Skip to content

Romney to Add Names

Hill Team Grows Today

House Republicans supporting former Massachusetts Gov. Mitt Romney (R) will hold a Capitol Hill press event today to unveil new additions to their team — additions that move him ahead of Sen. John McCain (Ariz.) in public Congressional endorsements as the battle for Member support continues at a torrid pace between two of the leading GOP presidential hopefuls.

McCain, viewed as the frontrunner for the GOP nod next year, named his six-person House whip team last week and also announced the support of three Cuban-American Members.

Members of Romney’s team will appear at an afternoon news conference at the Capitol Hill Club. About half of Romney’s Capitol Hill supporters previously have been announced.

Rep. Jim McCrery (R-La.), who is Romney’s liaison in the House chamber, said the Republicans now on board constitute the former governor’s initial whip team.

“We’ll be utilizing these 22 Members to bolster support for Romney here on Capitol Hill,” he said.

Among the endorsements to be announced today are those of Reps. Rodney Alexander (La.), John Linder (Ga.), Ralph Regula (Ohio), Bill Shuster (Pa.) and Mike Simpson (Idaho).

Last week, McCain unveiled his House whip team and also announced the support of Florida GOP Reps. Ileana Ros-Lehtinen, Lincoln Diaz-Balart and Mario Diaz-Balart. His campaign is expected to announce the addition of Rep. Ric Keller (Fla.) today. Keller’s Orlando-based district is sandwiched between those of Romney supporters — Reps. Ginny Brown-Waite and Tom Feeney.

Yesterday, McCain announced the support of two Michigan state lawmakers and named members of his Florida finance team.

The dueling for Member endorsements between Romney and McCain comes as former New York Mayor Rudy Giuliani formally stepped into the Republican White House fray Monday by filing a statement of candidacy with the Federal Election Commission.

Giuliani has a quartet of Members supporting his candidacy but has yet to show he’s been as aggressive as his two principal rivals in reaching out to Capitol Hill.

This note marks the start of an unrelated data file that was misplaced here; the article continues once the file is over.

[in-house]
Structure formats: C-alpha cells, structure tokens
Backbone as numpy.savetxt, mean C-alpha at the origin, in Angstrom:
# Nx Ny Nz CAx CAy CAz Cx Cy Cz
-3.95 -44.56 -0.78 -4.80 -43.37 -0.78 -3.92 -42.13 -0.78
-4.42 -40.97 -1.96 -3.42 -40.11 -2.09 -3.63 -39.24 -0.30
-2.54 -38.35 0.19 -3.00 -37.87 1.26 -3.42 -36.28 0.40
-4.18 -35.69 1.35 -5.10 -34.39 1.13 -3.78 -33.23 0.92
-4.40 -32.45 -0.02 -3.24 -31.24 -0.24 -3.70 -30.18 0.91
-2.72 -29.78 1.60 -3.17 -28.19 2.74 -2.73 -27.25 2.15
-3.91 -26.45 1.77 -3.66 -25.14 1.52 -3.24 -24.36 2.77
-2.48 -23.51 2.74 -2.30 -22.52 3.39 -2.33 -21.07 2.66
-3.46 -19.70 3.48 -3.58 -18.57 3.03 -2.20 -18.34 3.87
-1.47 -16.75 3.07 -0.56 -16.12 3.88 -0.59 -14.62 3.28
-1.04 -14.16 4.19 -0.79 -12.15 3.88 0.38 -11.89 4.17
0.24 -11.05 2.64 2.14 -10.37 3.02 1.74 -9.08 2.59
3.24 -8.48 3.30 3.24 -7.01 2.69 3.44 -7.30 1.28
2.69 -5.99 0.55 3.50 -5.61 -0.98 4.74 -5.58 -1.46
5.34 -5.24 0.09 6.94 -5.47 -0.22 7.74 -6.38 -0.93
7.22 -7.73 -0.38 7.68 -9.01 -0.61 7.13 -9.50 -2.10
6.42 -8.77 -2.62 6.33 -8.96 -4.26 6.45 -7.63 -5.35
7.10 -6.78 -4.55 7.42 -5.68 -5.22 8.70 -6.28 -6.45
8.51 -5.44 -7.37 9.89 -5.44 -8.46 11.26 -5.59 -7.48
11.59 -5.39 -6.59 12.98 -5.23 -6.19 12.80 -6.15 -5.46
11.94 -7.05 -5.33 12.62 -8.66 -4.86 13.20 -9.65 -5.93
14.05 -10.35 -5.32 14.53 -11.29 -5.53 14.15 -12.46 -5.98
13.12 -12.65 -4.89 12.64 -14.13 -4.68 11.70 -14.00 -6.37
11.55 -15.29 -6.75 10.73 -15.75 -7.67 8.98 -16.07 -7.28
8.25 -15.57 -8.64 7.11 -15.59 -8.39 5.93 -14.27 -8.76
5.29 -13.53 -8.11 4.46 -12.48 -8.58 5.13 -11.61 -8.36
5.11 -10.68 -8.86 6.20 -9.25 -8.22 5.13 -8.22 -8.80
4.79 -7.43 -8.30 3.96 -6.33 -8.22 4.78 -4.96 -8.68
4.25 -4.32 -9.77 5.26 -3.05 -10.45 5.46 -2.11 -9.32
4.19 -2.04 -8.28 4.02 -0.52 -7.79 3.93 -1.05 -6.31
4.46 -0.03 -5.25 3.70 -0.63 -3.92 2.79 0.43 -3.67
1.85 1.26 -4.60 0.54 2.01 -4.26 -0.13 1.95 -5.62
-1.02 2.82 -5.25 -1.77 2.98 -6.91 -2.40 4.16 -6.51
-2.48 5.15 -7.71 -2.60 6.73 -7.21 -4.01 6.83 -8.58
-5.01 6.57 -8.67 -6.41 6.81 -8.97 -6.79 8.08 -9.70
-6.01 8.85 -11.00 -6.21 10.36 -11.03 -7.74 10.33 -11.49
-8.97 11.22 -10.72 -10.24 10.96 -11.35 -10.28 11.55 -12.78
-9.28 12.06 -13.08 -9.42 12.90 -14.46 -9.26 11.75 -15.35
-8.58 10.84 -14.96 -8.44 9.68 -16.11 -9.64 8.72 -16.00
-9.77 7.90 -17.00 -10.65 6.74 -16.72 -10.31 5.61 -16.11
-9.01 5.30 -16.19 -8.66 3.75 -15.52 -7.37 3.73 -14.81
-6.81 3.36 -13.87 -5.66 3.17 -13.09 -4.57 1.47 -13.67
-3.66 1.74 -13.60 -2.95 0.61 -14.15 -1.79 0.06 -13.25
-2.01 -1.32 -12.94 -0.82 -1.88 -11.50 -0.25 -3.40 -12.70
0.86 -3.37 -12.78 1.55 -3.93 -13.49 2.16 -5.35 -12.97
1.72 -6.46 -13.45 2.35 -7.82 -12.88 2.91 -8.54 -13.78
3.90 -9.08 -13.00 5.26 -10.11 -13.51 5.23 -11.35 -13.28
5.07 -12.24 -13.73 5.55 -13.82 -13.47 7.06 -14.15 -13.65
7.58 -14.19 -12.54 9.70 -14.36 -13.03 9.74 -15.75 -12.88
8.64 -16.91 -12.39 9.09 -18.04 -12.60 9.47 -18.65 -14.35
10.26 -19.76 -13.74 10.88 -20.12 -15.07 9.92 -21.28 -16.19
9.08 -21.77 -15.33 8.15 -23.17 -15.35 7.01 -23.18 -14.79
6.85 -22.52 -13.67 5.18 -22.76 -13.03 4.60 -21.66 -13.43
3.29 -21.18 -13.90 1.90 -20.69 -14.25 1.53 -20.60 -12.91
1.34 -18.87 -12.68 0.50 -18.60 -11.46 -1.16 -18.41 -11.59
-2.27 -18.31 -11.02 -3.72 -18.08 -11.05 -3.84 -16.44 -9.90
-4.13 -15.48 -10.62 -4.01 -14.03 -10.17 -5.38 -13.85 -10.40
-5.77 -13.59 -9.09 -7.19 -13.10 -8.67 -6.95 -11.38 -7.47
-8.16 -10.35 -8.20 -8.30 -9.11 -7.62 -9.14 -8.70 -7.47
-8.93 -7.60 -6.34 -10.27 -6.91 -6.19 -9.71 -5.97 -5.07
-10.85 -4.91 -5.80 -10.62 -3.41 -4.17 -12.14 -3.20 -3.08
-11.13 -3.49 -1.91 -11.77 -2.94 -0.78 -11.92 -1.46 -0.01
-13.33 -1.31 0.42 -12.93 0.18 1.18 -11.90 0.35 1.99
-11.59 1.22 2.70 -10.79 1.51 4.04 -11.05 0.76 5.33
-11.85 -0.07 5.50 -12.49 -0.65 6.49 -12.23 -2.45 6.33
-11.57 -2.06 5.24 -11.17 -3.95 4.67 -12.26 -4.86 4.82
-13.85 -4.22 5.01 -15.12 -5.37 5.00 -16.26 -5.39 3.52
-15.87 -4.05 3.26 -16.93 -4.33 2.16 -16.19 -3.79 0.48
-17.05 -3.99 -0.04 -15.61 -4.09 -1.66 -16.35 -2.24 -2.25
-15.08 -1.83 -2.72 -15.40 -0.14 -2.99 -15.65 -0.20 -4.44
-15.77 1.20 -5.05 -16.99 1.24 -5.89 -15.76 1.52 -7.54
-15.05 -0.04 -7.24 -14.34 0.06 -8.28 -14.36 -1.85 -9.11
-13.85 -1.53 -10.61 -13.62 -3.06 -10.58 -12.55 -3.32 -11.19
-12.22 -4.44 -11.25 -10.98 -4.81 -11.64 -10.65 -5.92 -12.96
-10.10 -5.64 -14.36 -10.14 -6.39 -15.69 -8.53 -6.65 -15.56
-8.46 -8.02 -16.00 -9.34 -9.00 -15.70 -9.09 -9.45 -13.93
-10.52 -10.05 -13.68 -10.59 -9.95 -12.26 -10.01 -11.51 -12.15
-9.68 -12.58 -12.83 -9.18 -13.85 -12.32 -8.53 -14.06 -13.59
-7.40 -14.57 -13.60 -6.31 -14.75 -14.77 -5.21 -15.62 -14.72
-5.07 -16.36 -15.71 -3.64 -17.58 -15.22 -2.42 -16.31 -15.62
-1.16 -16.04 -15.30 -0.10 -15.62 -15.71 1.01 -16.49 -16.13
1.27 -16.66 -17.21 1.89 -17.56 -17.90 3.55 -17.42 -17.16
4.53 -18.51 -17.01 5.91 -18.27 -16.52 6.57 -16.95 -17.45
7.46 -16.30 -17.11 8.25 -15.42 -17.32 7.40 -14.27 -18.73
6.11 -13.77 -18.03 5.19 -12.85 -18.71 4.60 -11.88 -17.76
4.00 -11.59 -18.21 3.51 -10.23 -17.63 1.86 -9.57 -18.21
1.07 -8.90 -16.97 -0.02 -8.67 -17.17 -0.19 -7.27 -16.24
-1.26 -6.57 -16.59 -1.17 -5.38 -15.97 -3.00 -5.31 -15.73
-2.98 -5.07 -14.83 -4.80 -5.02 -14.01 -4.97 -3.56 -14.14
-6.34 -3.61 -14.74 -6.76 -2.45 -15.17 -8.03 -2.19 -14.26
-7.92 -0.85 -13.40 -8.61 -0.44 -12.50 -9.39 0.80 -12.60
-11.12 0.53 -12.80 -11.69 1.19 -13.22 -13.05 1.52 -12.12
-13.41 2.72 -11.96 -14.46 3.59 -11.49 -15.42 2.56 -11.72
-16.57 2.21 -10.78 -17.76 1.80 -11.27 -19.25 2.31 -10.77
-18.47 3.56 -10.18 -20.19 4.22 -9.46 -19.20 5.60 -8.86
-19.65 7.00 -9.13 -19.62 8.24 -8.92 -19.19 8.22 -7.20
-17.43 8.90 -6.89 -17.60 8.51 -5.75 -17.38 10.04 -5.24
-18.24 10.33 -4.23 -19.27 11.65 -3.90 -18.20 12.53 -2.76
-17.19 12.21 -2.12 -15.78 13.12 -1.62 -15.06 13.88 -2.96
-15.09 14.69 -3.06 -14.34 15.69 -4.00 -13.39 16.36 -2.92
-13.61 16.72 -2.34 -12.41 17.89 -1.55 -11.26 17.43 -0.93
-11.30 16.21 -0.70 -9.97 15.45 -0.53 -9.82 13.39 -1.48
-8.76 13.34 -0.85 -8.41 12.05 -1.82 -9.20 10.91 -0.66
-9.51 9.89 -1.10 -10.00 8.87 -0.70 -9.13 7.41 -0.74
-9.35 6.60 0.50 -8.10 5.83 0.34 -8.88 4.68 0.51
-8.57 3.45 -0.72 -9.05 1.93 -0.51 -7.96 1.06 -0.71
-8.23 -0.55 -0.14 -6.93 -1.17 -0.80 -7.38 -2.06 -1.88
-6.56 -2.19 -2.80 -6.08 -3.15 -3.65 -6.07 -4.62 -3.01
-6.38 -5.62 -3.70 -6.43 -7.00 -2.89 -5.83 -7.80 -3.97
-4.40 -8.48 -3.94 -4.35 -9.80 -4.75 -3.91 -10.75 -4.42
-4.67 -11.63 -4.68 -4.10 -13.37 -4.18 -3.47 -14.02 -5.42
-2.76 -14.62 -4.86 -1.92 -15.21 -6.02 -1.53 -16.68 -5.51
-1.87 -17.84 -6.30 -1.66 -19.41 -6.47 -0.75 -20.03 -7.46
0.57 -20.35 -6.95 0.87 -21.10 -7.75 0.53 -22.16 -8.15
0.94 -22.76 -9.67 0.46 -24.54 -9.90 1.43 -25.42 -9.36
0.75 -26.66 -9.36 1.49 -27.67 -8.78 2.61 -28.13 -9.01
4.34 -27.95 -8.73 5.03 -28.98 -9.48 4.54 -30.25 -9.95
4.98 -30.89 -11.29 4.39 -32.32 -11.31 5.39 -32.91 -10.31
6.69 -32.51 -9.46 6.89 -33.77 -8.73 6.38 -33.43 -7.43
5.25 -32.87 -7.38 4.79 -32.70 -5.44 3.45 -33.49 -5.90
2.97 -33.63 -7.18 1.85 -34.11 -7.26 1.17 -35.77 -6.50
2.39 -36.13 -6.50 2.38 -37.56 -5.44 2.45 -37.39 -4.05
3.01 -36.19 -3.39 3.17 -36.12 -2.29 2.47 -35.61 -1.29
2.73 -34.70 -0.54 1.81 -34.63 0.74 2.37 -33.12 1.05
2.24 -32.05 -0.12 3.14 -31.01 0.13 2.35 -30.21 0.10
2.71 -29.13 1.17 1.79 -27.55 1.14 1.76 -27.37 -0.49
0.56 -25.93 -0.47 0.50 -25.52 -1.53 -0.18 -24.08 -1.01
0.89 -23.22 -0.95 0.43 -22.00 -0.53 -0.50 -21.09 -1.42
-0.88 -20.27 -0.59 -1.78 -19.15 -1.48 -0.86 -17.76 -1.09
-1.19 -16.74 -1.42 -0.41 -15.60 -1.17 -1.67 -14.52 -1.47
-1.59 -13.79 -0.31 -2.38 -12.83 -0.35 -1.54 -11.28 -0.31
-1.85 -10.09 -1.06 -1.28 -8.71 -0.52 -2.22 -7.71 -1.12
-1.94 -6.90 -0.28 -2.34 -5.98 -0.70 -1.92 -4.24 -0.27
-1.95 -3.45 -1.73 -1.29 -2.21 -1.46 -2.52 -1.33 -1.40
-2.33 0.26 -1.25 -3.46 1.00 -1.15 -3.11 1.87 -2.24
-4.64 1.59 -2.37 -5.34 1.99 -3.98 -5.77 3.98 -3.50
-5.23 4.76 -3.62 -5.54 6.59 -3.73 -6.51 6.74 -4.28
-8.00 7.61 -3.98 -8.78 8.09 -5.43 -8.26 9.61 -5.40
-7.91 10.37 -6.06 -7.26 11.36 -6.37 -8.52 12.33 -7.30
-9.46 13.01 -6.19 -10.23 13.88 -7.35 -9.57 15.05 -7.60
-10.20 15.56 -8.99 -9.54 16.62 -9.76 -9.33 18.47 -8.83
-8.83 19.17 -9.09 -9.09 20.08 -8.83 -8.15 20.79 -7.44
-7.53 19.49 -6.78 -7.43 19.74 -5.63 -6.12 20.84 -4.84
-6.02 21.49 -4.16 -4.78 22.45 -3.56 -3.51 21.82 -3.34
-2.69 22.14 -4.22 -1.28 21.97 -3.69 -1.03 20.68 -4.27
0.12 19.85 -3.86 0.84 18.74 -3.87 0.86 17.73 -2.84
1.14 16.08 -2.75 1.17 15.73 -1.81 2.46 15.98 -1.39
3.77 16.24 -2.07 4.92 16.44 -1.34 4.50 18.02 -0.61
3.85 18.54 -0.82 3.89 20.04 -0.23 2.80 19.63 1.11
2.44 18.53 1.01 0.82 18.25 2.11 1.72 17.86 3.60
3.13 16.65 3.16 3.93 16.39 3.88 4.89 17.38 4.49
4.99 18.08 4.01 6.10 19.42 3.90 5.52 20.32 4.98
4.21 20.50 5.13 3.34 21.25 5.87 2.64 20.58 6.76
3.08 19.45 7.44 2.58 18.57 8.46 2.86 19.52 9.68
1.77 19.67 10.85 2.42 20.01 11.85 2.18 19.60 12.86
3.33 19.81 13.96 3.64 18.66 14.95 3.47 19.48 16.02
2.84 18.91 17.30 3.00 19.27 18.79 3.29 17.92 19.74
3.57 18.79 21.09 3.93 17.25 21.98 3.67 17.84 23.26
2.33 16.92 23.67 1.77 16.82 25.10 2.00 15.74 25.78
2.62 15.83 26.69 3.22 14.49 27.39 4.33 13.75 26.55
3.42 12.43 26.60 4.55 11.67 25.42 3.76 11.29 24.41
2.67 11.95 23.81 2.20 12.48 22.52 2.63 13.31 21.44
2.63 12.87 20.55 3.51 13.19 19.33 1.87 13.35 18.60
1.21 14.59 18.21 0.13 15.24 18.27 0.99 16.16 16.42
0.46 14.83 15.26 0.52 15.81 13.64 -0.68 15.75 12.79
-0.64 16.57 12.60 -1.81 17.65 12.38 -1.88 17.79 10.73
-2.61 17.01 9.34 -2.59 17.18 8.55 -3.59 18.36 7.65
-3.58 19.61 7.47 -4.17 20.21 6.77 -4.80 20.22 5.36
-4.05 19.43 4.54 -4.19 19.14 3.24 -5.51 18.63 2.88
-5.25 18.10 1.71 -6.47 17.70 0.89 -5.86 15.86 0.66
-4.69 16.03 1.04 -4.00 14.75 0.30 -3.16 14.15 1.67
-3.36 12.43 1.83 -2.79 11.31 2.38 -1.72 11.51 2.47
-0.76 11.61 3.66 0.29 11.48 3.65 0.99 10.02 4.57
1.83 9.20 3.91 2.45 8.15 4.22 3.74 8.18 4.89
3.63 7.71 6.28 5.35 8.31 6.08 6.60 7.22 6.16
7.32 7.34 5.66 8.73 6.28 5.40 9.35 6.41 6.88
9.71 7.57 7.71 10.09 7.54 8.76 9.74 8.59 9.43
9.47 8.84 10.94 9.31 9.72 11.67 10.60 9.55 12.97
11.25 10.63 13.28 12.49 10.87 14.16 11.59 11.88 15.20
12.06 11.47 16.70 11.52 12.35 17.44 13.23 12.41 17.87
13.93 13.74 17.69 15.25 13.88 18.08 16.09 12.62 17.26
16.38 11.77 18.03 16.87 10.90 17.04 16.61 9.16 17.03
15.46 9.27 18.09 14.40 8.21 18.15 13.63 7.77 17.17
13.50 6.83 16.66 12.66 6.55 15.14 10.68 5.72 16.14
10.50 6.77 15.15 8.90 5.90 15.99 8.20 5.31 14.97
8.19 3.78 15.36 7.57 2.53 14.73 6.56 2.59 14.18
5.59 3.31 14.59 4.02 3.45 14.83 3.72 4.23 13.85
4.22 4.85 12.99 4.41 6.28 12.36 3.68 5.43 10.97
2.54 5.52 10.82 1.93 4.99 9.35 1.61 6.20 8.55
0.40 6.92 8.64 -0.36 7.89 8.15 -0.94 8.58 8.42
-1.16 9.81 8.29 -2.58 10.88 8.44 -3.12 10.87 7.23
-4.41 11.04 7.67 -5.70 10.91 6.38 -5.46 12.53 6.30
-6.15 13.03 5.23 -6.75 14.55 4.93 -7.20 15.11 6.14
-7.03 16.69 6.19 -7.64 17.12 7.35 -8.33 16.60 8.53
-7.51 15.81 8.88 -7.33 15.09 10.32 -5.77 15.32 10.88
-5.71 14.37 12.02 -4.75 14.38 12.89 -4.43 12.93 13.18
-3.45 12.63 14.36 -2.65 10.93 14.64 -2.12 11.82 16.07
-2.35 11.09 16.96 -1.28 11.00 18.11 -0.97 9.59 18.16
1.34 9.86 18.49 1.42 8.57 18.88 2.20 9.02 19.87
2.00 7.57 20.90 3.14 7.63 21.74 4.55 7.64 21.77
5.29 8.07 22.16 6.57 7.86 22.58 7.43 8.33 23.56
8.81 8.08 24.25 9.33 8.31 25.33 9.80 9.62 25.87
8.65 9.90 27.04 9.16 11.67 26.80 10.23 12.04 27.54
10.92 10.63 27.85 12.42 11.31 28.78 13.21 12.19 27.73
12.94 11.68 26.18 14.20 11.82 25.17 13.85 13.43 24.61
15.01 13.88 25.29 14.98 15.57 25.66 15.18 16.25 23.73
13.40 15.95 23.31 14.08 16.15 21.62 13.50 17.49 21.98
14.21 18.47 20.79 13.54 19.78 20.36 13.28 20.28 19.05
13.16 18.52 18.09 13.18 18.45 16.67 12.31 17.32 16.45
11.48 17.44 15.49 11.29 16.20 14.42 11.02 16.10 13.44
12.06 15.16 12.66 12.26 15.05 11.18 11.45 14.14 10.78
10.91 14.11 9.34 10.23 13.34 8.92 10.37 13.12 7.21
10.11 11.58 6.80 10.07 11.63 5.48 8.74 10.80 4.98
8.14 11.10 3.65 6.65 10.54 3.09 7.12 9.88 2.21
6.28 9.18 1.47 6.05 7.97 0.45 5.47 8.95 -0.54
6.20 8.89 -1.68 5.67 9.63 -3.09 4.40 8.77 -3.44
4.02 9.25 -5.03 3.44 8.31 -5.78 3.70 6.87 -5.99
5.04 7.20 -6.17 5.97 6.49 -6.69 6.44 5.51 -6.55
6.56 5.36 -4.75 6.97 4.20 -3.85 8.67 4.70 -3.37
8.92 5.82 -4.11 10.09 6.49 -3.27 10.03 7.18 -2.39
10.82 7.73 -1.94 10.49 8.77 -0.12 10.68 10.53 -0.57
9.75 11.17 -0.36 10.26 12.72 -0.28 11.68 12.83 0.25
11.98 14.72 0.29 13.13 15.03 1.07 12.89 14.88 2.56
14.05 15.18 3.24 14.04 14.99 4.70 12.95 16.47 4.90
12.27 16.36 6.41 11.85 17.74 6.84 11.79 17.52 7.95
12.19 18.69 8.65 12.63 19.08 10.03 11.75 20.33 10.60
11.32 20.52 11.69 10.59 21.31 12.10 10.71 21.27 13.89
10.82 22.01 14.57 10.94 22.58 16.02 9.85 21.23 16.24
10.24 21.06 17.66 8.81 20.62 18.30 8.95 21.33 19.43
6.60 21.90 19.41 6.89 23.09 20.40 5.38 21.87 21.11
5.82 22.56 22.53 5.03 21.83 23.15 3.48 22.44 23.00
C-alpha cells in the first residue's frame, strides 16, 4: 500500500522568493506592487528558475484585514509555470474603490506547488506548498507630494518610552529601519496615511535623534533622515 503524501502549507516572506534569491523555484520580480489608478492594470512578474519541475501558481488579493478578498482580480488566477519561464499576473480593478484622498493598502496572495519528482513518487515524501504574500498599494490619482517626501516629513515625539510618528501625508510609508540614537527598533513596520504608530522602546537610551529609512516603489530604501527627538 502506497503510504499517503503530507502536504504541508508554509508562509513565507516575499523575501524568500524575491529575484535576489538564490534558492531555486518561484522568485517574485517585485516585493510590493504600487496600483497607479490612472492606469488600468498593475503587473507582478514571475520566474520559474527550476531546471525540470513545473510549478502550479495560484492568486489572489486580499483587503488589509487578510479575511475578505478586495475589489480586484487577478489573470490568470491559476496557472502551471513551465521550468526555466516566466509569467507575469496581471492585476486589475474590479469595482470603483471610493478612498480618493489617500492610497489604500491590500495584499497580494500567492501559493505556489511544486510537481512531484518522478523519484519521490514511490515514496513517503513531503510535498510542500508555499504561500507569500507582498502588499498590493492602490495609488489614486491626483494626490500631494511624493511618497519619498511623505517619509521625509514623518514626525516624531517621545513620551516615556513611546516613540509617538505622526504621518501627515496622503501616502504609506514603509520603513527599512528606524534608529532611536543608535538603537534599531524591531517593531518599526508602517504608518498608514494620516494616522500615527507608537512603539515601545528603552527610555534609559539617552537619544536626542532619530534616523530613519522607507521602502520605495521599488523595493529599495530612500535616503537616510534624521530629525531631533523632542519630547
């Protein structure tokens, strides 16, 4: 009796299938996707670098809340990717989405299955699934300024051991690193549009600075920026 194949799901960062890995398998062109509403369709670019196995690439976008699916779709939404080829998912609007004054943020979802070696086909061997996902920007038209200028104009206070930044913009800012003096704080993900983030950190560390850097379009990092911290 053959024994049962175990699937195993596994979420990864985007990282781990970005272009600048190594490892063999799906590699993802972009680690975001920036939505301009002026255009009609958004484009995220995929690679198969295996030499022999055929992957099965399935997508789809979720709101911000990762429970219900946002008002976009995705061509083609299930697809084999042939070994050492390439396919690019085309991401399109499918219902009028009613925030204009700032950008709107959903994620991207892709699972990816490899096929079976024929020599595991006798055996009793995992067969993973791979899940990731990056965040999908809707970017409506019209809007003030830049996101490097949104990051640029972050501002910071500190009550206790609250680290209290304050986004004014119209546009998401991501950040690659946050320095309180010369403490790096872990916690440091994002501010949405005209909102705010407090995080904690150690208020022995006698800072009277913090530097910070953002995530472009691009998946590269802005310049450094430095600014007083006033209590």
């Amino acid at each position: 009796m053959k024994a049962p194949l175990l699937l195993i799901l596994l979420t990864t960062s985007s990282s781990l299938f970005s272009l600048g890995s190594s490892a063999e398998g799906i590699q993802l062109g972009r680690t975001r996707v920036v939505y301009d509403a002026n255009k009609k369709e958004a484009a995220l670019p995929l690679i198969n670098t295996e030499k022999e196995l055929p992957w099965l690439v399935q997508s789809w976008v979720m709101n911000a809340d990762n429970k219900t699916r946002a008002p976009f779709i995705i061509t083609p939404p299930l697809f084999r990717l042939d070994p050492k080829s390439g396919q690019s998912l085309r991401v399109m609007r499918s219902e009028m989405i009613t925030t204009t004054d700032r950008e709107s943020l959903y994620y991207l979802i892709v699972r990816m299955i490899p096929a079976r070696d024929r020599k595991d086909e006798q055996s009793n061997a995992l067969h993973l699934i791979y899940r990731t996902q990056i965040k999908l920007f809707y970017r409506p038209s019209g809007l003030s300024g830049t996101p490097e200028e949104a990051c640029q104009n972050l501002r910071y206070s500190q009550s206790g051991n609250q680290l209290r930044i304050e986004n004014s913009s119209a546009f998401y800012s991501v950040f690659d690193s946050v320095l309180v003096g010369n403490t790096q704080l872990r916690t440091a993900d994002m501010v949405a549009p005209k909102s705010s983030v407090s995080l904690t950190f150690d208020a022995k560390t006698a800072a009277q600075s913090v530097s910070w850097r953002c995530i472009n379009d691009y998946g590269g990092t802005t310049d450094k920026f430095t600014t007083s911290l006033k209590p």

Romney’s list thus far is a mix of the party’s rising stars in the House — such as Reps. Marsha Blackburn (Tenn.), Mike Rogers (Ala.) and Feeney — and established veterans such as Regula, Rep. Hal Rogers (Ky.) and former Speaker Dennis Hastert (Ill.).

McCain, understandably, has more support within the Senate than Romney does and his House team also includes many veteran lawmakers — albeit most who are not particularly known as conservative firebrands.

While about half of Romney’s team thus far is made up of social conservatives from Southern states, McCrery said that was more a function of the Members who were involved in initial meetings with Romney rather than an indication of any endorsement strategy based on geography.

Romney visited Capitol Hill in January for meetings with Members, attending separate events set up by Rogers and Rep. Jack Kingston (Ga.).

“Almost half of the Members are not from the South,” McCrery said. “We can say that we have a pretty good representation of all of the regions of the country for Gov. Romney.”

Romney has been most apparent in his efforts to reach out to Capitol Hill, due in part to his need to counter McCain’s natural advantages there and the Arizonan’s status as the frontrunner.

Romney also is working to quell concerns among social conservatives about the evolution of his views on social issues such as abortion and gay marriage.

Romney was well-received at the Republican Study Committee’s retreat Friday in Baltimore, where he addressed House conservatives.

“He has adequately addressed those issues in the private meetings,” McCrery said, adding that the whip team will be spreading that message to their colleagues who have not had personal meetings with Romney.

He said that the endorsements should send the same message to Members’ constituents.

“We’re happy with his explanation of where he is now on those issues,” McCrery said.

Recent Stories

GOP candidates partially blame shutdown threat on Trump debt

Ways and Means votes to release more Hunter Biden documents

Menendez pleads not guilty, will face colleagues calling for ouster

Shutdown would not halt federal criminal cases against Trump in DC and Florida

Capitol Police inspector general to retire after less than a year on the job

House Republicans to call witnesses at first Biden impeachment probe hearing